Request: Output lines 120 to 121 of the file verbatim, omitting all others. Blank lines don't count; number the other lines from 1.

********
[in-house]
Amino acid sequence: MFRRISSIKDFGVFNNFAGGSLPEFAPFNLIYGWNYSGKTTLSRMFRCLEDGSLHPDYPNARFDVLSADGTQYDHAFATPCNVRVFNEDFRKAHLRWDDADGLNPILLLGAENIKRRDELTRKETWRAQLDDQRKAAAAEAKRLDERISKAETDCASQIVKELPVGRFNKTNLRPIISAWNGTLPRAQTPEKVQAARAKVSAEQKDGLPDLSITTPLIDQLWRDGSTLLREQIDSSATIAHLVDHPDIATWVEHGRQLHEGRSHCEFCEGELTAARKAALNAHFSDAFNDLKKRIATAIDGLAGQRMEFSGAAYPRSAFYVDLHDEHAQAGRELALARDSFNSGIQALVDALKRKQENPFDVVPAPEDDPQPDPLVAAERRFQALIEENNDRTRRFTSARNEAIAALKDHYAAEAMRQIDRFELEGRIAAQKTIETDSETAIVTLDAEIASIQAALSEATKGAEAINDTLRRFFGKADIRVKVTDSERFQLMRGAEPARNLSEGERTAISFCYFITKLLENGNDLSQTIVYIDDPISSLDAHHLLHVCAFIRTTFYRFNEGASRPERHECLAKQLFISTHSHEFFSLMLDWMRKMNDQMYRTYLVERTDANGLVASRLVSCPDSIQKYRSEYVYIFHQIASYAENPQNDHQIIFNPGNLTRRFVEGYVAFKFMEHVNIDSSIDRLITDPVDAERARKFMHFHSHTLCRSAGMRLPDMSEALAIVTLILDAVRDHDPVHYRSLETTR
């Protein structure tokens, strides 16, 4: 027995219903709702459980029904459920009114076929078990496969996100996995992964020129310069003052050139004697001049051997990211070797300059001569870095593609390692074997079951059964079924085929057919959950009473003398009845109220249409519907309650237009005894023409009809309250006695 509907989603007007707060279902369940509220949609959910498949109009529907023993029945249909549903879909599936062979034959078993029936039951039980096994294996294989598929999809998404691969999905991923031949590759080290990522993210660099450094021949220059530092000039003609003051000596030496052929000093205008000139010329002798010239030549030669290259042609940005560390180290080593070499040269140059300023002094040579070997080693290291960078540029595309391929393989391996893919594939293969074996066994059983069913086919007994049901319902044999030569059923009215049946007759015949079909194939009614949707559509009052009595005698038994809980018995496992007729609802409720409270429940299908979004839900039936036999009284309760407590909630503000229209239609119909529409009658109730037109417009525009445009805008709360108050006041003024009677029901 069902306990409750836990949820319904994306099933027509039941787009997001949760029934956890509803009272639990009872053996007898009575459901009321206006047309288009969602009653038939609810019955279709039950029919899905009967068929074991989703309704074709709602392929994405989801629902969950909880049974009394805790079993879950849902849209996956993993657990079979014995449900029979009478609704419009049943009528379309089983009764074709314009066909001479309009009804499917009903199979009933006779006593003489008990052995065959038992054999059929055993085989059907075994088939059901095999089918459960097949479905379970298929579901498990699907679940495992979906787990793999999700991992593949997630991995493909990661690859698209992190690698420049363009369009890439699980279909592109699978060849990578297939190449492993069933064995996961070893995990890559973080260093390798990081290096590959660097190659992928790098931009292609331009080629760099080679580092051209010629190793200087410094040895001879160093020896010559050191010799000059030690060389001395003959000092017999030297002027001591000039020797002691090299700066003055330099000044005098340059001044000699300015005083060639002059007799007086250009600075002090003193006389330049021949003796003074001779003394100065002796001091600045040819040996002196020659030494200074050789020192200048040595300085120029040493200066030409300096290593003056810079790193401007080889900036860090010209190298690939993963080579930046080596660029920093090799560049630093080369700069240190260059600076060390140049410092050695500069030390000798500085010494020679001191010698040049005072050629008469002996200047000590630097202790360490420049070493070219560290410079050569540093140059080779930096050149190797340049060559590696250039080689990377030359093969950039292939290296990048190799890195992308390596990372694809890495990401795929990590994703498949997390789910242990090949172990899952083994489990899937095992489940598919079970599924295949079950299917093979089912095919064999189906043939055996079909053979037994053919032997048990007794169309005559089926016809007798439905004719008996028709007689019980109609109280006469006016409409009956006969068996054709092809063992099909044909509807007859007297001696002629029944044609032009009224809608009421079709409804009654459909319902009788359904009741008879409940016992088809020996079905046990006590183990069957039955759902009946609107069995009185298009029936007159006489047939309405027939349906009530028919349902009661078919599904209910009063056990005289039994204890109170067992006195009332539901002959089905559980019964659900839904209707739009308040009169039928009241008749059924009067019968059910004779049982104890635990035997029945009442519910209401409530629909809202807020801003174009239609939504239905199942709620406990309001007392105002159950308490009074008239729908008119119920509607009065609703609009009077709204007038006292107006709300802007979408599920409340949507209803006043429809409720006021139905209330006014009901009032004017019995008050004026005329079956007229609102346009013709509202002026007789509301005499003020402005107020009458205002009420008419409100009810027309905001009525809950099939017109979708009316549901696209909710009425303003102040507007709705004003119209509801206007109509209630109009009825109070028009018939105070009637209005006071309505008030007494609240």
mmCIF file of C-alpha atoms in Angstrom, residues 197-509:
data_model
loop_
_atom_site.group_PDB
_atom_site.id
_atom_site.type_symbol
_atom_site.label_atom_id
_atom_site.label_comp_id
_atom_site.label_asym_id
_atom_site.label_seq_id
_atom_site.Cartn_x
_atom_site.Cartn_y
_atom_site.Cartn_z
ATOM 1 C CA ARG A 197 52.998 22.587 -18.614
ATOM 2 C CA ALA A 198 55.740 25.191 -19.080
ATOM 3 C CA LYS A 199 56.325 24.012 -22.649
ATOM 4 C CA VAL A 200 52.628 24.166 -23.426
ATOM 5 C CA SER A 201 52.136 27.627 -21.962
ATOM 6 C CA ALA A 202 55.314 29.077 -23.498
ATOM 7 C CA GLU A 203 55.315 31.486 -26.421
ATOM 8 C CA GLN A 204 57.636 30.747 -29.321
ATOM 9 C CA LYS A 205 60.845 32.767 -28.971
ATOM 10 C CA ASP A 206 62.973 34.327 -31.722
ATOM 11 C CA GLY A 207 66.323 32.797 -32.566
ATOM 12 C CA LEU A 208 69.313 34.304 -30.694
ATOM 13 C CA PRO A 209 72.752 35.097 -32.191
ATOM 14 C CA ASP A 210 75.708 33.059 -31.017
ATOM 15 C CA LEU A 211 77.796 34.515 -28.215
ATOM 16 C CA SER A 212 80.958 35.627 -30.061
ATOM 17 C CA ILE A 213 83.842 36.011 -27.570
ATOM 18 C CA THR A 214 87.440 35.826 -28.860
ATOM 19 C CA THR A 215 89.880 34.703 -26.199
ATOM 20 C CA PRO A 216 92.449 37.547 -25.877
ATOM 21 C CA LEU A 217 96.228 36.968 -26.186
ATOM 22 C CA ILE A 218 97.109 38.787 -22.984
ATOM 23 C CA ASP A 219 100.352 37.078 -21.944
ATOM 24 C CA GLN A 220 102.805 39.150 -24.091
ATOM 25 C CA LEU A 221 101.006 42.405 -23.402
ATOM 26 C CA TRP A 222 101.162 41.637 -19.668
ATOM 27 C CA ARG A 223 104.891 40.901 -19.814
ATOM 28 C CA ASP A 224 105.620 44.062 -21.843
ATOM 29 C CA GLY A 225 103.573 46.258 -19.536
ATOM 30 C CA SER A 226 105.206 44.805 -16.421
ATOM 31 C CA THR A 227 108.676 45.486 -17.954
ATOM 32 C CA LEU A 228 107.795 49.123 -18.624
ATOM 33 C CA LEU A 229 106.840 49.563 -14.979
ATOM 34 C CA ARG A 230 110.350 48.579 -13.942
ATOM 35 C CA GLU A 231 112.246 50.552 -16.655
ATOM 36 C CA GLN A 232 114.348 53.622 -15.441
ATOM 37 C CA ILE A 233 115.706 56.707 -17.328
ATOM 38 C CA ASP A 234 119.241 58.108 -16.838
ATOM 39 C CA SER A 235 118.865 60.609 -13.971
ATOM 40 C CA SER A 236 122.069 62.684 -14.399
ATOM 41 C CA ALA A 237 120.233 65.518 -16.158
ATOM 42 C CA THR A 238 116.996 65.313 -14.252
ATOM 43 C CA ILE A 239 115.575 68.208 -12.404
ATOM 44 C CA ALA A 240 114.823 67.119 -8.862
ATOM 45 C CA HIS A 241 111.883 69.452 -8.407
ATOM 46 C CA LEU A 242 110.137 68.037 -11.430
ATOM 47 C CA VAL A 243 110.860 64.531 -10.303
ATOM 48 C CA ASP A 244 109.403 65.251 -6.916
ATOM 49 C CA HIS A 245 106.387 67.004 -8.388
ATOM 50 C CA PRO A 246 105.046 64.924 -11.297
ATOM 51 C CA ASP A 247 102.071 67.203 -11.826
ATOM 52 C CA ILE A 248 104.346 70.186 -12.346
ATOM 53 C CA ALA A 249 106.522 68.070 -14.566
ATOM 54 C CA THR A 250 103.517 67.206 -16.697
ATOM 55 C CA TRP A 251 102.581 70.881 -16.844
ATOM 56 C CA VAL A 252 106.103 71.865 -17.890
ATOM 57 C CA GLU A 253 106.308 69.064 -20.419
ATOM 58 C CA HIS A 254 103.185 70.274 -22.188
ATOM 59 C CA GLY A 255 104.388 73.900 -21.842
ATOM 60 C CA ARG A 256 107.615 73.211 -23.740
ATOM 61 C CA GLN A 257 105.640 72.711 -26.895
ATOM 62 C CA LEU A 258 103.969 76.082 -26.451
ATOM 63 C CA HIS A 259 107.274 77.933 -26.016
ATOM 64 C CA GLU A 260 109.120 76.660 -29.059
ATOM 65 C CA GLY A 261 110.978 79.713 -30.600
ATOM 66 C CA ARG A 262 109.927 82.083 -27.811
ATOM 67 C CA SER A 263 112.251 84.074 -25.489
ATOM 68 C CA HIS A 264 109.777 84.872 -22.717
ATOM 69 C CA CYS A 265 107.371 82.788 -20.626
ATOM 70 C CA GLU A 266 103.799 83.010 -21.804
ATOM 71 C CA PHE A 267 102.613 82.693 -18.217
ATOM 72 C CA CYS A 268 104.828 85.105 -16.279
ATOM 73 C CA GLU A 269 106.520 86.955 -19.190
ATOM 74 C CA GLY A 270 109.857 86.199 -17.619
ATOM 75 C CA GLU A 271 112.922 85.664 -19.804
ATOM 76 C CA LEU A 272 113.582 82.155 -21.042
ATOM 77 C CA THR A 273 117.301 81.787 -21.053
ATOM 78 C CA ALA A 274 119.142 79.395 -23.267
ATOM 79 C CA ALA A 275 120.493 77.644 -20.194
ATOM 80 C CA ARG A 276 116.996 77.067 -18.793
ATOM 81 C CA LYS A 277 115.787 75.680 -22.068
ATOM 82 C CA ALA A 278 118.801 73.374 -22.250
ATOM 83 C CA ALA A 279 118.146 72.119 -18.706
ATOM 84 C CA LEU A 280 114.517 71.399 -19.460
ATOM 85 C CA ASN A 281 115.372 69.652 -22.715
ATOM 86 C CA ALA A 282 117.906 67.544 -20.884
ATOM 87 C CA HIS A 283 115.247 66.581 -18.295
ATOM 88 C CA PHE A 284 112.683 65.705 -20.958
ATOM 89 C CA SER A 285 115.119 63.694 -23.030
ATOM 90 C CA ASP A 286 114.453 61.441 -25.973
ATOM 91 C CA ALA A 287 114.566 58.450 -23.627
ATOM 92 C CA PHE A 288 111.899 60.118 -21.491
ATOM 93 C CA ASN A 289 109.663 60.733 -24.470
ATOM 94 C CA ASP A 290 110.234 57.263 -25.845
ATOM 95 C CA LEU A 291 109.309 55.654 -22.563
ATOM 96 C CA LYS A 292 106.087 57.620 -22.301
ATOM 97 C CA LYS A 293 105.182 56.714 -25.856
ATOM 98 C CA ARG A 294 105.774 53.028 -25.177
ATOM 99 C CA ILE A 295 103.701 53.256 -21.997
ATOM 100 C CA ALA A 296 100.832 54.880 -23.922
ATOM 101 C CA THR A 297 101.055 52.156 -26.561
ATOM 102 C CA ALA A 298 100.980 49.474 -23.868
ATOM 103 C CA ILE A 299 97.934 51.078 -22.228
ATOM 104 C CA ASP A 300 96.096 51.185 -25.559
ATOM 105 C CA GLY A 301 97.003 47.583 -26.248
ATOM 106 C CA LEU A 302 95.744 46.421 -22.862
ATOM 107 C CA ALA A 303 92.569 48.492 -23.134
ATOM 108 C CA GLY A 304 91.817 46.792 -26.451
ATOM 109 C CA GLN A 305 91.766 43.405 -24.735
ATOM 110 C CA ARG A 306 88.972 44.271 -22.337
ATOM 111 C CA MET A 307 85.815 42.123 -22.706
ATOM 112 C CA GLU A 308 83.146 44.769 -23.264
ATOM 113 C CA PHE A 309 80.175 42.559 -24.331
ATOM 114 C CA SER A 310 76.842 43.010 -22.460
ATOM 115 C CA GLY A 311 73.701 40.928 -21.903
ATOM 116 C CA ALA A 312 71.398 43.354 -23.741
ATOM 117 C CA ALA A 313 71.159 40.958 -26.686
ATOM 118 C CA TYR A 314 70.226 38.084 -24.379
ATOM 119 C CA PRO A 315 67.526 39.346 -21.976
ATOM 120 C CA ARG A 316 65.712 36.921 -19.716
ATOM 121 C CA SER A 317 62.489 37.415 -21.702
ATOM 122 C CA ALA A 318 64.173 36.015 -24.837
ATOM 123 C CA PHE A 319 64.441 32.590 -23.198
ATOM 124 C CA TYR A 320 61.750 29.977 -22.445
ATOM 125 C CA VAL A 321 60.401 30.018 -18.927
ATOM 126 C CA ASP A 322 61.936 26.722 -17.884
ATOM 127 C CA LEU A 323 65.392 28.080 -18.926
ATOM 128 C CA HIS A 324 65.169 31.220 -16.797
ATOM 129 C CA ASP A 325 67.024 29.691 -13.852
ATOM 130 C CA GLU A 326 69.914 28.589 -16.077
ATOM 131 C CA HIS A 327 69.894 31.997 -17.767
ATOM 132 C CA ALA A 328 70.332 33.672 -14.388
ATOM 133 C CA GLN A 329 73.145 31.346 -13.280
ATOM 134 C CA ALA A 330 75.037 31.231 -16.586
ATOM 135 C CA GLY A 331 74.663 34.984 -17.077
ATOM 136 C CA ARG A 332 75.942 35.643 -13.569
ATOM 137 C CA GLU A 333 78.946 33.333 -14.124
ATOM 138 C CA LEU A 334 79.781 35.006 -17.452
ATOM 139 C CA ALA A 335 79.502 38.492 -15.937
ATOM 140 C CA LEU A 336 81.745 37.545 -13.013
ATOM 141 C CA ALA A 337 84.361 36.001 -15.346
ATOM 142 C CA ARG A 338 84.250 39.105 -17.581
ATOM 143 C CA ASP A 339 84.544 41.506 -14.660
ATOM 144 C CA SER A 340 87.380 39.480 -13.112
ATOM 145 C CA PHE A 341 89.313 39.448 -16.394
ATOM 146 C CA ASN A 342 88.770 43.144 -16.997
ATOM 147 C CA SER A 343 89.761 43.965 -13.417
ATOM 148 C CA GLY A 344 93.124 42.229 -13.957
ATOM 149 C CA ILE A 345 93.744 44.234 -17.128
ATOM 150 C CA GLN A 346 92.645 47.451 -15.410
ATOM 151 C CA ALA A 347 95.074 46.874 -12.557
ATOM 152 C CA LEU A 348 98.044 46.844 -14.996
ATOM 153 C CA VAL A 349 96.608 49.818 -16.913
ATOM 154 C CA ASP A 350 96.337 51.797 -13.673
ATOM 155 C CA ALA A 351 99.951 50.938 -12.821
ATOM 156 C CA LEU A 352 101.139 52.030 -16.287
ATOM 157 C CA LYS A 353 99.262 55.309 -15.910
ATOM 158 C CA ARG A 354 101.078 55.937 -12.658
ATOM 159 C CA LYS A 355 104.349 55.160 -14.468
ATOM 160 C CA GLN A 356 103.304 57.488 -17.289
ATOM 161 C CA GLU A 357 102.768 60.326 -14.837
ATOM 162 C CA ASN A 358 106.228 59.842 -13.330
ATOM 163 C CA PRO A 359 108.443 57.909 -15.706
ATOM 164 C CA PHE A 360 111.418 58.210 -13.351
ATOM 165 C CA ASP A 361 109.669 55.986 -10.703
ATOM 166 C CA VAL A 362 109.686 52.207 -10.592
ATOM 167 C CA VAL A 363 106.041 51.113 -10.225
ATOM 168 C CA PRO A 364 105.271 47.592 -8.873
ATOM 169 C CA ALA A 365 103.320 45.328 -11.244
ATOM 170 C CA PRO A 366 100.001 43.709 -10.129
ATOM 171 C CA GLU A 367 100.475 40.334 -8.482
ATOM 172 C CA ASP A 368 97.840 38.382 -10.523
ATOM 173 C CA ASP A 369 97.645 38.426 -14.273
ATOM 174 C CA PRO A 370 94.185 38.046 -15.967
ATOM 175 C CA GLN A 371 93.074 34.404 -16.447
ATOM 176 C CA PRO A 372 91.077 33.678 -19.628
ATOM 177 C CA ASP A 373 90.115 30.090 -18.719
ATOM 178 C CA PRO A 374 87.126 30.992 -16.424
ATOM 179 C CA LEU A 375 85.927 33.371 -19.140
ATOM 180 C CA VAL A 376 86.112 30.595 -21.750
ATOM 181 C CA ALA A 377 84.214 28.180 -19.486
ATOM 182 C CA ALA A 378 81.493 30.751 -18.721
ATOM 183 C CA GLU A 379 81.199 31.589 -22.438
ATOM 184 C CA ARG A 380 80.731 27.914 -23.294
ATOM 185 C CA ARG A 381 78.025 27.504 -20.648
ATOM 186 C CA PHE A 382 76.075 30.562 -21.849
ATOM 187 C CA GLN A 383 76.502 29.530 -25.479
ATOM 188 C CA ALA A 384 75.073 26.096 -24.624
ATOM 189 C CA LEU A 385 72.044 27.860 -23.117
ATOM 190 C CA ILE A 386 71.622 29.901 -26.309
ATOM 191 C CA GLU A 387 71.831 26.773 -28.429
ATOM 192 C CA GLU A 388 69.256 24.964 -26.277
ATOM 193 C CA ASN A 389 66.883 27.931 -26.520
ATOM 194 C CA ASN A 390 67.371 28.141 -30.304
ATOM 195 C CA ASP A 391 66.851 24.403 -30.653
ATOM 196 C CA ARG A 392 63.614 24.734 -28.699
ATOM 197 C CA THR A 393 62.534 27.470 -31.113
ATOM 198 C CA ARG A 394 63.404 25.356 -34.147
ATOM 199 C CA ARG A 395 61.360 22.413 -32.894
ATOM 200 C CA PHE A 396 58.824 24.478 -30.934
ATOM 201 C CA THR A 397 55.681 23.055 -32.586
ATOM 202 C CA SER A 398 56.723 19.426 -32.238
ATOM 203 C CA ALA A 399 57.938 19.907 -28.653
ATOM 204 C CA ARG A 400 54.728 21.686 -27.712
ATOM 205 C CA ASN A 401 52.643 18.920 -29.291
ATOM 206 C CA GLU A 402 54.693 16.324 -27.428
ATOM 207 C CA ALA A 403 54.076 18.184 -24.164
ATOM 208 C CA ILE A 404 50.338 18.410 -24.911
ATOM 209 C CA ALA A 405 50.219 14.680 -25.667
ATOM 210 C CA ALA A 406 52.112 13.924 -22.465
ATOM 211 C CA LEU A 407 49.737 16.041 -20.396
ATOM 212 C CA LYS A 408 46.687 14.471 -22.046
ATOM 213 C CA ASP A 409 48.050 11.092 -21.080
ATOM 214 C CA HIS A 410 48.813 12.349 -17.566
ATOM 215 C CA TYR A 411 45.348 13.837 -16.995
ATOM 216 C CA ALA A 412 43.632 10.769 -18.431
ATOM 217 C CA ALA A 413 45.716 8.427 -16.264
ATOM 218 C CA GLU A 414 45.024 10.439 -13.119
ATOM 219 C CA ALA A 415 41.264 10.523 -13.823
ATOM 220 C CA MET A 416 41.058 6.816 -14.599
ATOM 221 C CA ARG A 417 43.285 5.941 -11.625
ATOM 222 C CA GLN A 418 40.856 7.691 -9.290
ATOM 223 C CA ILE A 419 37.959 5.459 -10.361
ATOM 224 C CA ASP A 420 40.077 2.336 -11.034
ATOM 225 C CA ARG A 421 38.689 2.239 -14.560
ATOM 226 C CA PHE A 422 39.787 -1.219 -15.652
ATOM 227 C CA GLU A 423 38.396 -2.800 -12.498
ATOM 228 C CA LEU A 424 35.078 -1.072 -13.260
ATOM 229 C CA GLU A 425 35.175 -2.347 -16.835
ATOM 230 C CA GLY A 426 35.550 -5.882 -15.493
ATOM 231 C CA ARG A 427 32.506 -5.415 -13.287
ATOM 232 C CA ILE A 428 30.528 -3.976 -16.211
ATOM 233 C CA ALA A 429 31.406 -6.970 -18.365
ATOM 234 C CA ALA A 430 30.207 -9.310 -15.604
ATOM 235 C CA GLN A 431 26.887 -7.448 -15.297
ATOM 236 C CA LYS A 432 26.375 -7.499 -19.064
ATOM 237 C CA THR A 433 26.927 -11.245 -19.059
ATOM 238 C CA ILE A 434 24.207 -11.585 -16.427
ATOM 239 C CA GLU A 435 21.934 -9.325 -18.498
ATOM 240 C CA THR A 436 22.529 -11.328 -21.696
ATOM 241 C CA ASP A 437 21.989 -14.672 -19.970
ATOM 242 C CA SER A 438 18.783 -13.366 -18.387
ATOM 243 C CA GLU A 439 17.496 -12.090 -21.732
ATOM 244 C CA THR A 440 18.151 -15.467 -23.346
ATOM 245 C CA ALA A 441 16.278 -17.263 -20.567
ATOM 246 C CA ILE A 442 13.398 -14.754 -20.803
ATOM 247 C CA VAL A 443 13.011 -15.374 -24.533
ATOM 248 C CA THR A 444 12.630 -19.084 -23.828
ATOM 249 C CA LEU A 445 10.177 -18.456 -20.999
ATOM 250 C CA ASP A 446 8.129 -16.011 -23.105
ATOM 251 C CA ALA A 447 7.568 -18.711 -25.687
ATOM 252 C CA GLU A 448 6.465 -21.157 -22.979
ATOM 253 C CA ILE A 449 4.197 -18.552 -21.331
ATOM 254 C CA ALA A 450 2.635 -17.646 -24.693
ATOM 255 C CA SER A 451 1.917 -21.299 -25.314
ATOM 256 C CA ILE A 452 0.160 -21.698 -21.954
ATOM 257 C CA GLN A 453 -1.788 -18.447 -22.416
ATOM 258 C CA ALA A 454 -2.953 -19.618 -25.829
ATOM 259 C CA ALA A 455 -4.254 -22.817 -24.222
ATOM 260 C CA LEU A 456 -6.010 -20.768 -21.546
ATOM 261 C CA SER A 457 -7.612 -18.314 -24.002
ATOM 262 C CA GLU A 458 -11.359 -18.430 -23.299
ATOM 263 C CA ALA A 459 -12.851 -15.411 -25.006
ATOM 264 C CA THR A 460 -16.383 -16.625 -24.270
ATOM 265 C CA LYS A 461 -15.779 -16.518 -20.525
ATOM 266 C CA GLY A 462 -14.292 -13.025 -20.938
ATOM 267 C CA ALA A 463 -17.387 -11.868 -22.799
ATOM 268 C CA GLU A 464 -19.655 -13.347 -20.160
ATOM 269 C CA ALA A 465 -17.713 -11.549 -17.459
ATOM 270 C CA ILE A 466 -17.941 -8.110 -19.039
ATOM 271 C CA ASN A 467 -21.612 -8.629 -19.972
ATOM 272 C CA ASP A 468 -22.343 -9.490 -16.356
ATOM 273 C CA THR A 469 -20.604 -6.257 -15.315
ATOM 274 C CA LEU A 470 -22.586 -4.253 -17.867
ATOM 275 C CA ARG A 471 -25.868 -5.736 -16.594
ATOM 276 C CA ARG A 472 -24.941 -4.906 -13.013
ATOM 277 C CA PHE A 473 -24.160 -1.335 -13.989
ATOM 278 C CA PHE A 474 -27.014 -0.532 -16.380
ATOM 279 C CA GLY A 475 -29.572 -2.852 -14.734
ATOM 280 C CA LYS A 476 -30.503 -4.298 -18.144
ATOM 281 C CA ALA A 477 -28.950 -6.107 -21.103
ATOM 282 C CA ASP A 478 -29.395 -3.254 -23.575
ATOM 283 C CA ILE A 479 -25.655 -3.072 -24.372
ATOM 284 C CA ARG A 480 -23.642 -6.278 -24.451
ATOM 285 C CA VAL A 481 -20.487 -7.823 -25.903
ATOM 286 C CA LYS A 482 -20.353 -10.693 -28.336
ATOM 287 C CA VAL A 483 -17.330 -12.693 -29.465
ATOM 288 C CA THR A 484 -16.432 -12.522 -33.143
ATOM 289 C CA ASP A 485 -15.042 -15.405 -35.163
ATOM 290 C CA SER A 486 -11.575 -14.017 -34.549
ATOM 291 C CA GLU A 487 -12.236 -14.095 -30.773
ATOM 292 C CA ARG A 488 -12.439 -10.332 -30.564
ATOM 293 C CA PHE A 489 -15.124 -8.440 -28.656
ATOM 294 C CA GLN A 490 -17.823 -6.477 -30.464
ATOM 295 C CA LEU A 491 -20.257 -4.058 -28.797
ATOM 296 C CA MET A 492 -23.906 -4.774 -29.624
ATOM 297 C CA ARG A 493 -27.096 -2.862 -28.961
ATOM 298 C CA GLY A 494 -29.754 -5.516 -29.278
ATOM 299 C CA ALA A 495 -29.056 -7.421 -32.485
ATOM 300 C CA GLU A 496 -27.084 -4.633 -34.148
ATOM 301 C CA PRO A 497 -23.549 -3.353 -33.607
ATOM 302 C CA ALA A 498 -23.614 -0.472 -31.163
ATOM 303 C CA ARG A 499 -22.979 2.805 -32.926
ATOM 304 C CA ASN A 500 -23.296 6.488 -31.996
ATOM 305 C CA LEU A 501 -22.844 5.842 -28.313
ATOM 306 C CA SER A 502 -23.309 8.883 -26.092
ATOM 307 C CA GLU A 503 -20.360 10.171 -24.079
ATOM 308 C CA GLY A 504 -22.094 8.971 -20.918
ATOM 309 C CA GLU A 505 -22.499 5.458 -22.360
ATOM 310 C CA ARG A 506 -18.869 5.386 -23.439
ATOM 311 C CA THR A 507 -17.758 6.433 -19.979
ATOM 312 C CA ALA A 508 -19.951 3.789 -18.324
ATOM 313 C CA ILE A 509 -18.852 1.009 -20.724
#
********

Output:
ATOM 104 C CA ASP A 300 96.096 51.185 -25.559
ATOM 105 C CA GLY A 301 97.003 47.583 -26.248